DAVID PREECE: Sunderland’s Carrow Road brawl is a sign of unity, solidarity, and a fight for the cause

Tempers flare on the touchline after a robust challenge on Sunderland's DeAndre Yedlin during the  Premier League match at Carrow Road
Tempers flare on the touchline after a robust challenge on Sunderland's DeAndre Yedlin during the Premier League match at Carrow Road
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Desperate times call for desperate measures.

We’ve reached that point in the season where the pressures of title run-ins and relegation begin to take over and players and managers start doing things that are out of character or extreme.

It should be a red flag to fans of teams of sides who don’t stand up for one another that something in the dressing room is amiss

David Preece

The FA might take a dimmer view of the events at Carrow Road last week but I absolutely loved watching Big Sam and the players fighting their corner outside the dugouts.

I was sat on the team coach to Southport with my Lincoln City side as I watched all hell break loose and, as soon as I saw it, I just knew it was a good sign for how the game would unfold.

They say managers should be above confrontation like that but I loved watching Sam wading in.

To me it showed how much the game meantbto him and his players duly followed suit.

There’ll be those that say it’s a lack of discipline or further proof of the thuggery in football but, at its base level, incidents like that are like a gelling agent amongst the squad.

Your levels of aggression are ramped up, the adrenalin starts pumping and it drives you on, lifting the your energy and performances levels up another notch.

If a player is on the end of a bad challenge and the rest of their teammates rush to your defence, people always criticise the team for hounding the referee and trying to influence him in his decision as to which card he’s going to brandish, but there’s more to it than that.

For a coach sitting at the side of the pitch, there’s no more disheartening sight than one of your players lying alone on the floor after he’s been on the end of some rough treatment and the rest of his side leaving him there to deal with the provocation from the opposition.

It’s a show of support for one another, team spirit and physical show of defiance.

Football has veered away from the over-the-top foul play of yesteryear, but it’s still a contact sport where robust play and mental battles are fought as well as tactical ones too.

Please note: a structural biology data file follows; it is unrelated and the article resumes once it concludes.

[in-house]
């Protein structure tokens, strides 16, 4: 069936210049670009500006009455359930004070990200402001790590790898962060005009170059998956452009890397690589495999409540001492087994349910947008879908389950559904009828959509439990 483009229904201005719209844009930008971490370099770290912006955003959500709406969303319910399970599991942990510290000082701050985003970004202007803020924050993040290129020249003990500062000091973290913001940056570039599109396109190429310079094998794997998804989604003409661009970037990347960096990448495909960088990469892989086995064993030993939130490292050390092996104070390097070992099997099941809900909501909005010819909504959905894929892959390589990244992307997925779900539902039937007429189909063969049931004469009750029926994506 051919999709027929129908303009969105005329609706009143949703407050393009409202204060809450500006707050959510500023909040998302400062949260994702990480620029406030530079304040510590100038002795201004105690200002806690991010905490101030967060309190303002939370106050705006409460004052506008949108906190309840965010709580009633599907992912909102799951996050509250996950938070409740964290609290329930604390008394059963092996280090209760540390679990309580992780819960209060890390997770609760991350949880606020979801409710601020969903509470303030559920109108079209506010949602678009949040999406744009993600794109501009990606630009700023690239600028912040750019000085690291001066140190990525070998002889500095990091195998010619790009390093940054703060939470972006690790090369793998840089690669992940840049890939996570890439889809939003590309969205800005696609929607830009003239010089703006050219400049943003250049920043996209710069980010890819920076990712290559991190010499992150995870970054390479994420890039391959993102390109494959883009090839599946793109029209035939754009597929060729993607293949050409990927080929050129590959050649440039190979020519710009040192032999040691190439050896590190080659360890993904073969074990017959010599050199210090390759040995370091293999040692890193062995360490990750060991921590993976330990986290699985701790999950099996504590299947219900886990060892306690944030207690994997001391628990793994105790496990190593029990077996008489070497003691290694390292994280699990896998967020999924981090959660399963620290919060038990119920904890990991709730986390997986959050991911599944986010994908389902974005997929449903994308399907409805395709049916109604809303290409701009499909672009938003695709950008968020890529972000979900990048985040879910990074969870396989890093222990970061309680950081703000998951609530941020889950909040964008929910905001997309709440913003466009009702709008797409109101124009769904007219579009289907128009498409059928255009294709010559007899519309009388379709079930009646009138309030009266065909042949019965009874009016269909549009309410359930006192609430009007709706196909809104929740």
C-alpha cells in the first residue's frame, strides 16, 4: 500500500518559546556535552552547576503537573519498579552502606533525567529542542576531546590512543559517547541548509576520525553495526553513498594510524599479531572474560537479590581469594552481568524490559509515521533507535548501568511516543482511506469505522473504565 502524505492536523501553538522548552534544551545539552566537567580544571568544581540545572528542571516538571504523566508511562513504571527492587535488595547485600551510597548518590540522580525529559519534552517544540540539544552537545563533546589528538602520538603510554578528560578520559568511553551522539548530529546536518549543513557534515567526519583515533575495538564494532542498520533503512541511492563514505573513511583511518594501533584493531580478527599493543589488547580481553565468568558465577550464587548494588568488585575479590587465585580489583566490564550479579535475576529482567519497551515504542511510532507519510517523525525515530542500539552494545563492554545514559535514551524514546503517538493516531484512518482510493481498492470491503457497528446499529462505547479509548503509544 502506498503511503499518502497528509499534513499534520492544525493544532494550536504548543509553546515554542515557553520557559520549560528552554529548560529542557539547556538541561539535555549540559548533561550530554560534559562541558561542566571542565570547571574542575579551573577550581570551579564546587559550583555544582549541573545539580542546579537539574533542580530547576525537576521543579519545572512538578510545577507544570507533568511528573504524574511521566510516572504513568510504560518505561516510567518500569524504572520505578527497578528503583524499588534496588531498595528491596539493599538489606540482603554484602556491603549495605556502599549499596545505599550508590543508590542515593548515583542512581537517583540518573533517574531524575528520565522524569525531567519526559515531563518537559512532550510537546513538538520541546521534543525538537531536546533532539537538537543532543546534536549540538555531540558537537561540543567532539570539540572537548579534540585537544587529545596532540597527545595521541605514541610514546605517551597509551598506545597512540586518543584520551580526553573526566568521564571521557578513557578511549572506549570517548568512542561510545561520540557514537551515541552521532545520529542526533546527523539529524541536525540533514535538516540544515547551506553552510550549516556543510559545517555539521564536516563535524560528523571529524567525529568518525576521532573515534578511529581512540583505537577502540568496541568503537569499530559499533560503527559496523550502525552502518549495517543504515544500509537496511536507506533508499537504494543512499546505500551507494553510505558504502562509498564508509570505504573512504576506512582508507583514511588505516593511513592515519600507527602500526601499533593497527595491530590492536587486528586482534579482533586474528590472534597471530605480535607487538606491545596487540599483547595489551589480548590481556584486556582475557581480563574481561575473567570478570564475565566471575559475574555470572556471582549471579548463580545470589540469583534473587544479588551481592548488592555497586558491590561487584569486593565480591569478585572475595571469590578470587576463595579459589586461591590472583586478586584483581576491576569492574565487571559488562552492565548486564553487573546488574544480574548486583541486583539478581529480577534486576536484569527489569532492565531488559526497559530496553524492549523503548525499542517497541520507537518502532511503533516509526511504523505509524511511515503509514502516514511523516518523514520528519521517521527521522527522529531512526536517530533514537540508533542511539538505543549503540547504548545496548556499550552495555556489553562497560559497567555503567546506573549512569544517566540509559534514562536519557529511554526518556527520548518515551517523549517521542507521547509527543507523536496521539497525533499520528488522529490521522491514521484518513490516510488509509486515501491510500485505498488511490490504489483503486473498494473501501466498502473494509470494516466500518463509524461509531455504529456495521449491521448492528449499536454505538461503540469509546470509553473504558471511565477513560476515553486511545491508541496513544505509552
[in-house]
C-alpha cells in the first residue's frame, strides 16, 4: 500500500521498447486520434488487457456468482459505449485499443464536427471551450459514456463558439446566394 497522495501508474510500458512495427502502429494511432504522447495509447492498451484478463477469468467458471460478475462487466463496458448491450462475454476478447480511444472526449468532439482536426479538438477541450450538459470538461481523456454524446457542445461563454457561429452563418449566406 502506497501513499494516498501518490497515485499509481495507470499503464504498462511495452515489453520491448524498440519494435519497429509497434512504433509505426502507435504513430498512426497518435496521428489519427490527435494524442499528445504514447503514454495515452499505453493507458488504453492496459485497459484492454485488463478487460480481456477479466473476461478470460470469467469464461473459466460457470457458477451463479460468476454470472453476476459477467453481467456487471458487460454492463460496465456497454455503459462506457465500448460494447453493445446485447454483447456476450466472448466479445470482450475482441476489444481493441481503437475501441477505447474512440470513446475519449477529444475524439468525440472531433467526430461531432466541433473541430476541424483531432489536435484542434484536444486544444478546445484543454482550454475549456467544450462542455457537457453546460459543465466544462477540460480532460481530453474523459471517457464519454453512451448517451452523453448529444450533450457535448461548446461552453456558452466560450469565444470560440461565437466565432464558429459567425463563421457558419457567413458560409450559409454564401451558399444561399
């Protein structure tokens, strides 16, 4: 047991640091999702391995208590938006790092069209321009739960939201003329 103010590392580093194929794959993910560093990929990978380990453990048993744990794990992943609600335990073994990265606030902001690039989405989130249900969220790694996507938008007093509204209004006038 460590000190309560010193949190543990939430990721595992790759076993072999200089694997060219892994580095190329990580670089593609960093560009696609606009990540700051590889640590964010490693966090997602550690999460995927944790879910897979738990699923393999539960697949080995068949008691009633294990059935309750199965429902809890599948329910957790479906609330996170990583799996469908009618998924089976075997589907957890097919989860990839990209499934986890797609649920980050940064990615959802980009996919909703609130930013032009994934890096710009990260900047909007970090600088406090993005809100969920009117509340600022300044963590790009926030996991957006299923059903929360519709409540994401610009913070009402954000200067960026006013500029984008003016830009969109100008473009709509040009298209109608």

Moments like that, whilst not pretty, really show a togetherness and what’s more, when you see the your manager getting involved, showing how much he cares, it’s up-lifting.

These flareups on the pitch can be used as catalysts to great performances, especially when everyone ends up in the thick of it.

As a goalkeeper, I found myself jealous of the outfield at times because incidents like this mostly happened too far away from my box to ever be of any help to my side.

And most of the time, even if it was my own half of the pitch, it would all be over by the time I got there anyway.

I know we the worst parts of the physical game has died and in the justified protection of the players themselves it’s a blessing, but talking about winning the fight or physical battle isn’t just an outdated mode spoken by dinosaurs.

I watched an interview with Borussia Dortmund’s Mats Hummels in the past weeks and he spoke of earning the right to play by winning the physical, mental and territorial battles all over the pitch first before being allowed to impose the more beautiful side of their game on to the match and that will ever change.

So the next tine you see a big stramash with players piling in to one another, remember it’s not just a lack of discipline, a chance to pressure the referee or simply a show of bravado.

It’s a signal of solidarity, unity and a fight for the cause.

It should be a red flag to fans of teams of sides who don’t stand up for one another that something in the dressing room is amiss.